Campaigners demand 'mad cow disease' criminal inquiry

Christine Lord and other parents outside 10 Downing Street After handing in their petition the group was thrown out of the Ministry of Justice as part of its protest

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Campaigners calling for a criminal inquiry into human deaths linked to "mad cow disease" have taken their case to Downing Street.

They claim previous governments knew meat from cows infected with BSE posed a risk to humans but kept it quiet.

The first cases of BSE were identified in 1986 but the government continued to reassure the public in subsequent years.

Relatives of those who have died from the human form of mad cow disease, variant Creutzfeldt-Jacob Disease (vCJD), handed in a petition to 10 Downing Street earlier and laid a wreath in memory of the 171 British victims of the disease.

They then moved on to the Ministry of Justice where the police were called to remove them during a protest against Justice Secretary Kenneth Clarke, who was a health minister and health secretary in the 1980s.

Among the protesters was Christine Lord, 53, from Portsmouth, Hampshire, who lost her 24-year-old son Andrew Black to the brain-wasting disease.

She said: "They (the government) didn't give us an informed choice, or any other family an informed choice. The mantra was 'British beef is safe for you and your children to eat'.

"We're now asking the prime minister to request an independent criminal investigation that has no involvement with any minister who was involved in BSE."

In 1990, the then agriculture minister John Gummer made a public show of feeding a burger to his four-year-old daughter Cordelia.

Beef off menu

Infected material continued to go into the food chain until 1996, 10 years after the emergence of BSE, despite what campaigners say was widespread concern amongst government scientists.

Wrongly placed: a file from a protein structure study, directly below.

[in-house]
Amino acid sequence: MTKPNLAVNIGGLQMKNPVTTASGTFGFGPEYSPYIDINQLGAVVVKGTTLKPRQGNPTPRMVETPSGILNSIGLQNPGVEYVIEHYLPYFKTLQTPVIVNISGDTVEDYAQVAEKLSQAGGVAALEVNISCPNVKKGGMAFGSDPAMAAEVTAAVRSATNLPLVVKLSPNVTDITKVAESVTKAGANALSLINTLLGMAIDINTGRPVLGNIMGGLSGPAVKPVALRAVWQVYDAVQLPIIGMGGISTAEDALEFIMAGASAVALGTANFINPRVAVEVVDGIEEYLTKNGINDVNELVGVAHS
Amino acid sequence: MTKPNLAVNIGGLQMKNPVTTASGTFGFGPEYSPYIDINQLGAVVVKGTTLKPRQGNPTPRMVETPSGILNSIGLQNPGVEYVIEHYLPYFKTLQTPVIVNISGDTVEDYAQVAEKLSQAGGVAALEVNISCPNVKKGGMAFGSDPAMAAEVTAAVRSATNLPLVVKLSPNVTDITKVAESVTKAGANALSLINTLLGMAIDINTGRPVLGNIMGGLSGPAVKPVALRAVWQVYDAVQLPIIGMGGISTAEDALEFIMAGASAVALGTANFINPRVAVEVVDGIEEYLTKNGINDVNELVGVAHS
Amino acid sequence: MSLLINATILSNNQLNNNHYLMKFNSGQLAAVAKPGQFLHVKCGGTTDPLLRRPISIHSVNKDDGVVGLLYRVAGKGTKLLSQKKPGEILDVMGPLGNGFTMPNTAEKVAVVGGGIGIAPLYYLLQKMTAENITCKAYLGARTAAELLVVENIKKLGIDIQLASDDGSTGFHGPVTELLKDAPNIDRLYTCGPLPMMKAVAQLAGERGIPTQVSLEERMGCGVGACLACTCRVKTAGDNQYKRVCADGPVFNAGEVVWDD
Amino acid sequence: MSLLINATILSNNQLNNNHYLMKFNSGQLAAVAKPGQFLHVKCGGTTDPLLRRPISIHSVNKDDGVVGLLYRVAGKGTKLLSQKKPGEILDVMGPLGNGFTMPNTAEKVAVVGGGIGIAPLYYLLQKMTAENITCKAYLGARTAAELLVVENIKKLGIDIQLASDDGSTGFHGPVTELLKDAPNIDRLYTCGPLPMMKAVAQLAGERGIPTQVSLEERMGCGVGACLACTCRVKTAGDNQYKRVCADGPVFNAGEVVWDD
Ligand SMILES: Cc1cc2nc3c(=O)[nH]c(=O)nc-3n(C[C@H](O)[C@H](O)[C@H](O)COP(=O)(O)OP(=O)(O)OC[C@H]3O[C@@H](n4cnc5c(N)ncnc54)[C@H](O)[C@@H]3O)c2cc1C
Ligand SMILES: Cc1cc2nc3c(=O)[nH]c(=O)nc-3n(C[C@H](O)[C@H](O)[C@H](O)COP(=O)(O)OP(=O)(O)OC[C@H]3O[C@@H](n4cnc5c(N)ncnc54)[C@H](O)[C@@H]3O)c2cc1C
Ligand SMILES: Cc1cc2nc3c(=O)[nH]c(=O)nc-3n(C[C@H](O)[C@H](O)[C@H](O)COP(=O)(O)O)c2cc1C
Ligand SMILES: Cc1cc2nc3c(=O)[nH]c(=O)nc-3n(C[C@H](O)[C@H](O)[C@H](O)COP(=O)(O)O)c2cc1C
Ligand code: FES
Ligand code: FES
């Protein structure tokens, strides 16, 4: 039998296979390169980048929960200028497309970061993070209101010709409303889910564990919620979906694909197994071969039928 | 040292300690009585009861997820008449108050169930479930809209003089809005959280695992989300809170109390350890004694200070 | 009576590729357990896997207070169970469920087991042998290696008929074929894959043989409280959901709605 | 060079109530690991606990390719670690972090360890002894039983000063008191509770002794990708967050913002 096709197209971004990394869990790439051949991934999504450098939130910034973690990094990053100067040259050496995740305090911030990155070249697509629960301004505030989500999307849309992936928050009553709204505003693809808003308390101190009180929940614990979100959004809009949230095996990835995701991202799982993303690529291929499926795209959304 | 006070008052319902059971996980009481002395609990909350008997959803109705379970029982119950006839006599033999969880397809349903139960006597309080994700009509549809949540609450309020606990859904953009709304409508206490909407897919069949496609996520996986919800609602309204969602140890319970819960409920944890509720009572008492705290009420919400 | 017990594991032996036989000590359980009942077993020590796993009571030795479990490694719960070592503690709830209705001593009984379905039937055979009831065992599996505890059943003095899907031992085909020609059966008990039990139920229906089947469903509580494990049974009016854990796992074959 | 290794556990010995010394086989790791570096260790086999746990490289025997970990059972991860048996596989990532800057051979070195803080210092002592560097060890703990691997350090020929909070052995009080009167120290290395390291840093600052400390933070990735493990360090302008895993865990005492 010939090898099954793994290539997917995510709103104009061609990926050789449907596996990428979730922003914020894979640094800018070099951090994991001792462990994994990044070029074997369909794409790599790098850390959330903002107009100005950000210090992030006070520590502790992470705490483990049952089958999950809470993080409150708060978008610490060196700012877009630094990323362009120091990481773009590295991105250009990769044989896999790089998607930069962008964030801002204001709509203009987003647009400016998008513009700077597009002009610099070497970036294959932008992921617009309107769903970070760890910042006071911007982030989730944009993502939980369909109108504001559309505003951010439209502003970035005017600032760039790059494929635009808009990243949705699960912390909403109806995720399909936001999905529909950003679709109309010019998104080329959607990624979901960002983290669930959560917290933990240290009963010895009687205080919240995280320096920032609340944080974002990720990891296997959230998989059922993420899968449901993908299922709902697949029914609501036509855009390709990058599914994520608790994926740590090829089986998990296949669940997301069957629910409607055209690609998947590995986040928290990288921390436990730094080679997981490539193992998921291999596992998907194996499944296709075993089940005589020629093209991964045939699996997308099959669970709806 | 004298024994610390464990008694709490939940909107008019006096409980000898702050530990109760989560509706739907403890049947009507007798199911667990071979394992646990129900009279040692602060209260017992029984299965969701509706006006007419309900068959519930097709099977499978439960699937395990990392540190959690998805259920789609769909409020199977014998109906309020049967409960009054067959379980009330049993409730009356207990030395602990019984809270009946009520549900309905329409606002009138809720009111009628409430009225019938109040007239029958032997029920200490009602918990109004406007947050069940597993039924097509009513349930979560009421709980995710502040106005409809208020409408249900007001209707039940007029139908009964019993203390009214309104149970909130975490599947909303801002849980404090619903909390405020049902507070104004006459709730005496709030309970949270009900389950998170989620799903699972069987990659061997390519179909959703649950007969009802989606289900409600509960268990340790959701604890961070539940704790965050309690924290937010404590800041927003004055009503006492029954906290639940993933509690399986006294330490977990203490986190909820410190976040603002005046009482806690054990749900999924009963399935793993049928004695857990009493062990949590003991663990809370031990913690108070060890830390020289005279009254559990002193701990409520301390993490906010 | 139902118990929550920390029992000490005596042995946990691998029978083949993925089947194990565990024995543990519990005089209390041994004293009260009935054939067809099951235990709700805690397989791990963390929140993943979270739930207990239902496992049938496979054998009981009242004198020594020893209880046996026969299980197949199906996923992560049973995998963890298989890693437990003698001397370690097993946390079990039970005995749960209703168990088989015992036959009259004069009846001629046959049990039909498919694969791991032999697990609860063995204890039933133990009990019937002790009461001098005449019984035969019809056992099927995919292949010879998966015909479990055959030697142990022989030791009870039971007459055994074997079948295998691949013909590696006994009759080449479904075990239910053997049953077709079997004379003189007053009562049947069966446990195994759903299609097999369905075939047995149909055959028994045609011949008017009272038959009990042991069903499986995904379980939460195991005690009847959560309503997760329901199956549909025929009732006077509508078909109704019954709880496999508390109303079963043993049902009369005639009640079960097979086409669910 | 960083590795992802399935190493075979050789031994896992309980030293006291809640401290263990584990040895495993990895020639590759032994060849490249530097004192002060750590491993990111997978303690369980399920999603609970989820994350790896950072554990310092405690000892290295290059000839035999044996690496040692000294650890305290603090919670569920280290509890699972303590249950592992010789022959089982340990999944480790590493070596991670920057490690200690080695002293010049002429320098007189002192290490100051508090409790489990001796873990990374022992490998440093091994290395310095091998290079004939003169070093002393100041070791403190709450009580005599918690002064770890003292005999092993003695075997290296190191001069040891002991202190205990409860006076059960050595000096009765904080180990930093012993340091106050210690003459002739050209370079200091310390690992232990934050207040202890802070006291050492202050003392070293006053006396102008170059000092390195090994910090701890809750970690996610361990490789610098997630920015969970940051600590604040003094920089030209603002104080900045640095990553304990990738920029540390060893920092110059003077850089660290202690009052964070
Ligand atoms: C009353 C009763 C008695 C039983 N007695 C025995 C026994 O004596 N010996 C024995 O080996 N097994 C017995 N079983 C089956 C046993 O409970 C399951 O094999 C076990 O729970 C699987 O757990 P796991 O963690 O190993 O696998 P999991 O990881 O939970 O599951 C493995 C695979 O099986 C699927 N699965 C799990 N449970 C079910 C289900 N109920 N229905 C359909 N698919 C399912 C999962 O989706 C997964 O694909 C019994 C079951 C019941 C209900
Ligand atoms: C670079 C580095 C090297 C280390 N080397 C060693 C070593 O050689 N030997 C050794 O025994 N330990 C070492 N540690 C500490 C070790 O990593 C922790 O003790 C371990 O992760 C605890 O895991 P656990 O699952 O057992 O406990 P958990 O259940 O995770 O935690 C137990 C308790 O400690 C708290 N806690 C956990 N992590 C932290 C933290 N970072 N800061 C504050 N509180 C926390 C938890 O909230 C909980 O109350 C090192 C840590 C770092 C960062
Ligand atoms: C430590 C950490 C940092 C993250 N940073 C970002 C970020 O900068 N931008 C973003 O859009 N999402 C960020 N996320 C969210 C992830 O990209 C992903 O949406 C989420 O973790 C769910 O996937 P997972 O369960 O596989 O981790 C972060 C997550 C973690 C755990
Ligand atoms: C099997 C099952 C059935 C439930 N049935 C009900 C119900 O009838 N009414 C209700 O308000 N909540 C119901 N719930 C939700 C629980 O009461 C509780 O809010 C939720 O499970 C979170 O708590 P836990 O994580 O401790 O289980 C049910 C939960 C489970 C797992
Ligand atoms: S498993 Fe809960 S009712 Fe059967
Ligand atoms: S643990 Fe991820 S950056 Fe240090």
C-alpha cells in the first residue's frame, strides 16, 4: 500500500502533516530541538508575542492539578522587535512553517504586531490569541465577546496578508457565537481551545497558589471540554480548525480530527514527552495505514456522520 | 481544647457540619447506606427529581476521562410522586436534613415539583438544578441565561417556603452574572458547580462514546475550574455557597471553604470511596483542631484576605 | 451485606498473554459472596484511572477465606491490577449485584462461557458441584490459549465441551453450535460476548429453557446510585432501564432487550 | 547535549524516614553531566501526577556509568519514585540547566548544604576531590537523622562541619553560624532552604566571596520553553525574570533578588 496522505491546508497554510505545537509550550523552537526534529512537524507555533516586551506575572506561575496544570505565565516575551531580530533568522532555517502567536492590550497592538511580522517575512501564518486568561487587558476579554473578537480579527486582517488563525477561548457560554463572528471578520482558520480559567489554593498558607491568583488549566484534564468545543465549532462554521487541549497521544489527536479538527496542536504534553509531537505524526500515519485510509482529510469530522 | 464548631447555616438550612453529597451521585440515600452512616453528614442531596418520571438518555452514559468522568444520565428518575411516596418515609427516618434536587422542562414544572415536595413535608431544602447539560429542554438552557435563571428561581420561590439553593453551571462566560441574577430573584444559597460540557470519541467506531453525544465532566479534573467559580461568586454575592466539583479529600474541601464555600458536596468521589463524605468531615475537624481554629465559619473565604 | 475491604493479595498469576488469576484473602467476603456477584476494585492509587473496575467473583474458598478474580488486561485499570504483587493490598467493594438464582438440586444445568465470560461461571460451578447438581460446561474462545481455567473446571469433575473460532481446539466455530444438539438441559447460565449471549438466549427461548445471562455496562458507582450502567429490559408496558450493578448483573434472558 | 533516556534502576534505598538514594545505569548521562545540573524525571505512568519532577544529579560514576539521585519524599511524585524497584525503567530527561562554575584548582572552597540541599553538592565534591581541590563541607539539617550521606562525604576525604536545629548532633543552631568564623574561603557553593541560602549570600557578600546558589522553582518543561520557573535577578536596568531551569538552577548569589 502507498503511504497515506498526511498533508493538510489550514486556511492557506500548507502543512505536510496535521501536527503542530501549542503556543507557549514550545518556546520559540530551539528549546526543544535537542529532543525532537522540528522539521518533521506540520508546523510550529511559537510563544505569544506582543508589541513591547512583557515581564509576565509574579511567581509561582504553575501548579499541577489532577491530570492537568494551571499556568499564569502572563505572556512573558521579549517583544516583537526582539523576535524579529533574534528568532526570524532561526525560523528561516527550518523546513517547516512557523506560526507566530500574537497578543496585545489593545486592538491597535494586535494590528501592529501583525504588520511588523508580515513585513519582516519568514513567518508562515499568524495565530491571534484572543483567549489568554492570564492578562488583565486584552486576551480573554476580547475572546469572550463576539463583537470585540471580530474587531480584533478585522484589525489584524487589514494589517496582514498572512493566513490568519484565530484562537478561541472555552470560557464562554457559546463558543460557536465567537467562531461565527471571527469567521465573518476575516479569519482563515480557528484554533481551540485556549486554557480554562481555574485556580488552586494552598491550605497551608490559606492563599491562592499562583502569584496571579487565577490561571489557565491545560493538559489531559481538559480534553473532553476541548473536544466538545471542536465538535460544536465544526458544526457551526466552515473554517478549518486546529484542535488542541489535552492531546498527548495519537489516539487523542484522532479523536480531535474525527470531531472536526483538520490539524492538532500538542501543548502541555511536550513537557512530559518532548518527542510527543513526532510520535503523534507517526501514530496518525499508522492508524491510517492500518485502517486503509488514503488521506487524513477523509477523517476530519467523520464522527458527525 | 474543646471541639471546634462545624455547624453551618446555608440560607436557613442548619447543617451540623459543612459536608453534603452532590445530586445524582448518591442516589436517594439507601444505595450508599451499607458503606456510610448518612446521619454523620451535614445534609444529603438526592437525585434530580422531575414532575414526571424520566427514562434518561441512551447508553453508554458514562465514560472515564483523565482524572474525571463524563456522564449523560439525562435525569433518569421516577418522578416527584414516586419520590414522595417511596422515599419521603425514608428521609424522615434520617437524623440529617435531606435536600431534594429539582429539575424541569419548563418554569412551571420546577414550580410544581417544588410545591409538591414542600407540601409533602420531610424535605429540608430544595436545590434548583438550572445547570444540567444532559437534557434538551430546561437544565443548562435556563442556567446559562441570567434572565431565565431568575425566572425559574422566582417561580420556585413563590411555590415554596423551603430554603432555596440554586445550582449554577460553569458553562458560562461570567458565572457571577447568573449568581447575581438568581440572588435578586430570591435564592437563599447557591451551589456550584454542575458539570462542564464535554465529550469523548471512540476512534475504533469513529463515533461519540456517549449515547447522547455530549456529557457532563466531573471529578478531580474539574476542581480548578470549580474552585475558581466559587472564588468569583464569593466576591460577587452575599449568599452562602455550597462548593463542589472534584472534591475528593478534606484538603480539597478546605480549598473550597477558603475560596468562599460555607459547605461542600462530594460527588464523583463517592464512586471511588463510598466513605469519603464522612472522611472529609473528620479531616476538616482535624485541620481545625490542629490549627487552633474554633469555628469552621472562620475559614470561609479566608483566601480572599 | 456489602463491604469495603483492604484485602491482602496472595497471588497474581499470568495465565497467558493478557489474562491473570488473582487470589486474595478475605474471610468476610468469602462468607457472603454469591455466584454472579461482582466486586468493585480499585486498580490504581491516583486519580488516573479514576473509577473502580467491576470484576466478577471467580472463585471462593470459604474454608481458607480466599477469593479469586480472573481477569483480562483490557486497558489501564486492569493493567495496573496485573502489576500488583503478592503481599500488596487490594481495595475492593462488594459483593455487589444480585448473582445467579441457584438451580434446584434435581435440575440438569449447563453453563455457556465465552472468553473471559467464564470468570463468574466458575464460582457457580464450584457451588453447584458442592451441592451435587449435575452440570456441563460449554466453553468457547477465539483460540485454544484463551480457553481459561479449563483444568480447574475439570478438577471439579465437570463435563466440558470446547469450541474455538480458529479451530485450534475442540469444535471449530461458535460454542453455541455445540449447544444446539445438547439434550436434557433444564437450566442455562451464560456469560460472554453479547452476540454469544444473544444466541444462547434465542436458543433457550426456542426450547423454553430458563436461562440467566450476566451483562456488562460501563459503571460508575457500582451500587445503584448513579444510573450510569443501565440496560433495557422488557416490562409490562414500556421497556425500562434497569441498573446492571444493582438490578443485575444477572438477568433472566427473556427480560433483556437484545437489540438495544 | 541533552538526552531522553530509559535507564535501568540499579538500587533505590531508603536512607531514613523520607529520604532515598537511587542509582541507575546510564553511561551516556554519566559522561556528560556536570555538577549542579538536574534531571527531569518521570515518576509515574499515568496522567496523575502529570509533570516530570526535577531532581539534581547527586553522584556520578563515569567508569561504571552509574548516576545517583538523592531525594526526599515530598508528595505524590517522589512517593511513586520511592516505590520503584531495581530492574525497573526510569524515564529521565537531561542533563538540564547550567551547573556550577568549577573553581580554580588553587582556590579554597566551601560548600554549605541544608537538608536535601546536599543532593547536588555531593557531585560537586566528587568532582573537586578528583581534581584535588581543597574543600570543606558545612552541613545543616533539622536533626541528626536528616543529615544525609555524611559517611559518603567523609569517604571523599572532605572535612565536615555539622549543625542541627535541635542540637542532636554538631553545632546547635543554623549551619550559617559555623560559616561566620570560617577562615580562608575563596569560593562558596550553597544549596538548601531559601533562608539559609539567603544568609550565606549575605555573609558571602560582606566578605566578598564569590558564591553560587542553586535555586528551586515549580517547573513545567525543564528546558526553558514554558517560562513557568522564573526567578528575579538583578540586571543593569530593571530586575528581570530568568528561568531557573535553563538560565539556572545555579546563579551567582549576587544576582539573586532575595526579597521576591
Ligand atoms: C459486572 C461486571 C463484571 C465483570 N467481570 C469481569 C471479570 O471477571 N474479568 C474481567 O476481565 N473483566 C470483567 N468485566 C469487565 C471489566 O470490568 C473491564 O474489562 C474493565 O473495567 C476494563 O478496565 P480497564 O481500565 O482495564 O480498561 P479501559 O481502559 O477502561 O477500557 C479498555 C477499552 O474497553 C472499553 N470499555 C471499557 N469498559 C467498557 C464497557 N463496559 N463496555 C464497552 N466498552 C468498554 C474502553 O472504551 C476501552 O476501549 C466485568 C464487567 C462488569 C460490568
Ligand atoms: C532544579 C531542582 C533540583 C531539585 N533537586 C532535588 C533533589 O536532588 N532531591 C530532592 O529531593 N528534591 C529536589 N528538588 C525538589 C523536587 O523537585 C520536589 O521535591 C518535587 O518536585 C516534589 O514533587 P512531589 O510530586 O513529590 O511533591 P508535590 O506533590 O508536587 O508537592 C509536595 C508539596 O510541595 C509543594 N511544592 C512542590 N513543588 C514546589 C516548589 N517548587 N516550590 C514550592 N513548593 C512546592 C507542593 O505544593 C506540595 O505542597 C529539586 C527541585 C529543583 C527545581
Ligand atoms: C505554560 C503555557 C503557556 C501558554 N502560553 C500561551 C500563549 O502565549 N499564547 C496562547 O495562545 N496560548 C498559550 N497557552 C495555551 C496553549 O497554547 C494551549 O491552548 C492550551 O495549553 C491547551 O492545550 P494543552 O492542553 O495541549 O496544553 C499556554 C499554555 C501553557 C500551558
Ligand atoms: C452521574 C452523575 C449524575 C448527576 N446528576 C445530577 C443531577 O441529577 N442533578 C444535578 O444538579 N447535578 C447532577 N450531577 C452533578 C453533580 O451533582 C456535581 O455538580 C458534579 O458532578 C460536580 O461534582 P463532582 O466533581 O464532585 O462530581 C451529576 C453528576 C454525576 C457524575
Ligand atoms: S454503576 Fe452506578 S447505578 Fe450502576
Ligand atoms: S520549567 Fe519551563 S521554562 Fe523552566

In the late 1980s Mike Harding was the captain of the research vessel Discovery. It was one of a fleet of ships operated by the Natural Environment Research Council (NERC).

Former agriculture minister John Gummer and his daughter Cordelia eating beef burgers Agriculture minister John Gummer said at the time he was not worried

He said: "The scientists on board had serious doubts about eating British beef. Subsequently I took my own family off British beef, and we haven't eaten it since."

By 1989, British beef was off the menu on all NERC vessels, Mr Harding said.

"There was a notice saying British beef would no longer be served on board because of concerns raised about BSE by members of the scientific community and that foreign beef would be used. We subsequently loaded Uruguayan beef," he said.

"The fact that it happened made me think that maybe if the British farming industry knew that a UK government ship was loading foreign beef, at a time when they were trying to sell to everybody else, they would think it was an ironic situation."

Meanwhile, the UK's Ministry for Agriculture Fisheries and Food (MAFF) continued to reassure the public, something which should never have happened according to an expert in biological risks and food safety who worked at MAFF throughout the BSE crisis.

Lack of transparency

The official, who asked not to be named, told BBC News: "The first thing is that you ask the right questions. What is the nature of the risk? How certain or uncertain are you about the risk? What more do we need to do to find out more about the risk?

"The conclusion to all that should have been the risk of BSE passing to humans from what we know is probably low, but we know so little that we can give no reassurances at all."

The scientist, who was consulted during the subsequent government inquiry, was also critical of that process and the 16-volume Phillips Report which followed in the year 2000.

Christine Lord and her son Andrew Black Christine Lord's son Andrew Black, 24, died of vCJD in 2007

It exonerated the government, and concluded that ministers had acted on the advice they had been given.

But the scientist claims witnesses were rehearsed, officials were deliberately asked "unintelligent questions" and that the inquiry did nothing to show how the public was left unprotected.

"It hasn't changed, it's got worse if anything, rather than better," he said.

"The Phillips inquiry didn't highlight the problem. It just obfuscated it by huge amounts of verbiage. It didn't achieve anything."

Ms Lord added: "We feel there's been a lack of transparency and honesty. That culture of secrecy killed my son."

A Downing Street spokesman said all petitions receive a response but would not comment further.

The Department of Health said: "The measures successive governments have taken to reduce the risks of both primary vCJD infection and of person-to-person spread have led, since 2000, to a sustained fall in the number of UK cases of this devastating disease."

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